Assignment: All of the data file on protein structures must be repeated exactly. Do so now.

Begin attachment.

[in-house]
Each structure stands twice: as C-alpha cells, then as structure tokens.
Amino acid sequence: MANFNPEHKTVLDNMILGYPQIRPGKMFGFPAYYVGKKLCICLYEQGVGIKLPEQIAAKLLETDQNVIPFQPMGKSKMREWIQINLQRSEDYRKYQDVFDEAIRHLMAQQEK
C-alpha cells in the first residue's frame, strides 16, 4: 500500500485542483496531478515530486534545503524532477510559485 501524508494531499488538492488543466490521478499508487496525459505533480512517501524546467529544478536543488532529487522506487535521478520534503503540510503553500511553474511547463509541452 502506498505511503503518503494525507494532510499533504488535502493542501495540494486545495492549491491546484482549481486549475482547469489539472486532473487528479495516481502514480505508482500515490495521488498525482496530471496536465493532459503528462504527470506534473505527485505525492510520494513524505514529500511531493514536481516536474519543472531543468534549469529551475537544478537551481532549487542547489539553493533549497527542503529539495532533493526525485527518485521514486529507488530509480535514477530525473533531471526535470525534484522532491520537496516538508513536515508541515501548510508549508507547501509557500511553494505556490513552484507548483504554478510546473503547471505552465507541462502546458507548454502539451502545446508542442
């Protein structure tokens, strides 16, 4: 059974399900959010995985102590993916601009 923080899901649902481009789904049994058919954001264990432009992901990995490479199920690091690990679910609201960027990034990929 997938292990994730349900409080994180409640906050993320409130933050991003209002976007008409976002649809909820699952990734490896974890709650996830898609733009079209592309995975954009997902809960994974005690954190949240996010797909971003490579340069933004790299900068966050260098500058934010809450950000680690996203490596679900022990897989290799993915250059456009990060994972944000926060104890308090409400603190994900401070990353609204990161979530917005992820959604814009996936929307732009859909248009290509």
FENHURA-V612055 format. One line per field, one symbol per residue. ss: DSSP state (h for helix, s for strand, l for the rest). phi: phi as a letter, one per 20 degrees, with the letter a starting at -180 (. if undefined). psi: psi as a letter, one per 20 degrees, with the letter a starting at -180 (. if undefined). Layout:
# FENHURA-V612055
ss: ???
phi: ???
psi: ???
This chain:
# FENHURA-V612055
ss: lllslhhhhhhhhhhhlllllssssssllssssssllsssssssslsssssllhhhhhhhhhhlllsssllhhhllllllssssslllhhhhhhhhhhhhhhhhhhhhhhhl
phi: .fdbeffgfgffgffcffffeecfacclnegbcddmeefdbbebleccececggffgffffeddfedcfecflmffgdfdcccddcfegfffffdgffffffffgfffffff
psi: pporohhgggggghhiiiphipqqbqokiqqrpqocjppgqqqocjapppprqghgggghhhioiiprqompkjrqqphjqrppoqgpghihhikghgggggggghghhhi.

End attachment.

[in-house]
Each structure stands twice: as C-alpha cells, then as structure tokens.
Amino acid sequence: MANFNPEHKTVLDNMILGYPQIRPGKMFGFPAYYVGKKLCICLYEQGVGIKLPEQIAAKLLETDQNVIPFQPMGKSKMREWIQINLQRSEDYRKYQDVFDEAIRHLMAQQEK
C-alpha cells in the first residue's frame, strides 16, 4: 500500500485542483496531478515530486534545503524532477510559485 501524508494531499488538492488543466490521478499508487496525459505533480512517501524546467529544478536543488532529487522506487535521478520534503503540510503553500511553474511547463509541452 502506498505511503503518503494525507494532510499533504488535502493542501495540494486545495492549491491546484482549481486549475482547469489539472486532473487528479495516481502514480505508482500515490495521488498525482496530471496536465493532459503528462504527470506534473505527485505525492510520494513524505514529500511531493514536481516536474519543472531543468534549469529551475537544478537551481532549487542547489539553493533549497527542503529539495532533493526525485527518485521514486529507488530509480535514477530525473533531471526535470525534484522532491520537496516538508513536515508541515501548510508549508507547501509557500511553494505556490513552484507548483504554478510546473503547471505552465507541462502546458507548454502539451502545446508542442
């Protein structure tokens, strides 16, 4: 059974399900959010995985102590993916601009 923080899901649902481009789904049994058919954001264990432009992901990995490479199920690091690990679910609201960027990034990929 997938292990994730349900409080994180409640906050993320409130933050991003209002976007008409976002649809909820699952990734490896974890709650996830898609733009079209592309995975954009997902809960994974005690954190949240996010797909971003490579340069933004790299900068966050260098500058934010809450950000680690996203490596679900022990897989290799993915250059456009990060994972944000926060104890308090409400603190994900401070990353609204990161979530917005992820959604814009996936929307732009859909248009290509």
FENHURA-V612055 format. One line per field, one symbol per residue. ss: DSSP state (h for helix, s for strand, l for the rest). phi: phi as a letter, one per 20 degrees, with the letter a starting at -180 (. if undefined). psi: psi as a letter, one per 20 degrees, with the letter a starting at -180 (. if undefined). Layout:
# FENHURA-V612055
ss: ???
phi: ???
psi: ???
This chain:
# FENHURA-V612055
ss: lllslhhhhhhhhhhhlllllssssssllssssssllsssssssslsssssllhhhhhhhhhhlllsssllhhhllllllssssslllhhhhhhhhhhhhhhhhhhhhhhhl
phi: .fdbeffgfgffgffcffffeecfacclnegbcddmeefdbbebleccececggffgffffeddfedcfecflmffgdfdcccddcfegfffffdgffffffffgfffffff
psi: pporohhgggggghhiiiphipqqbqokiqqrpqocjppgqqqocjapppprqghgggghhhioiiprqompkjrqqphjqrppoqgpghihhikghgggggggghghhhi.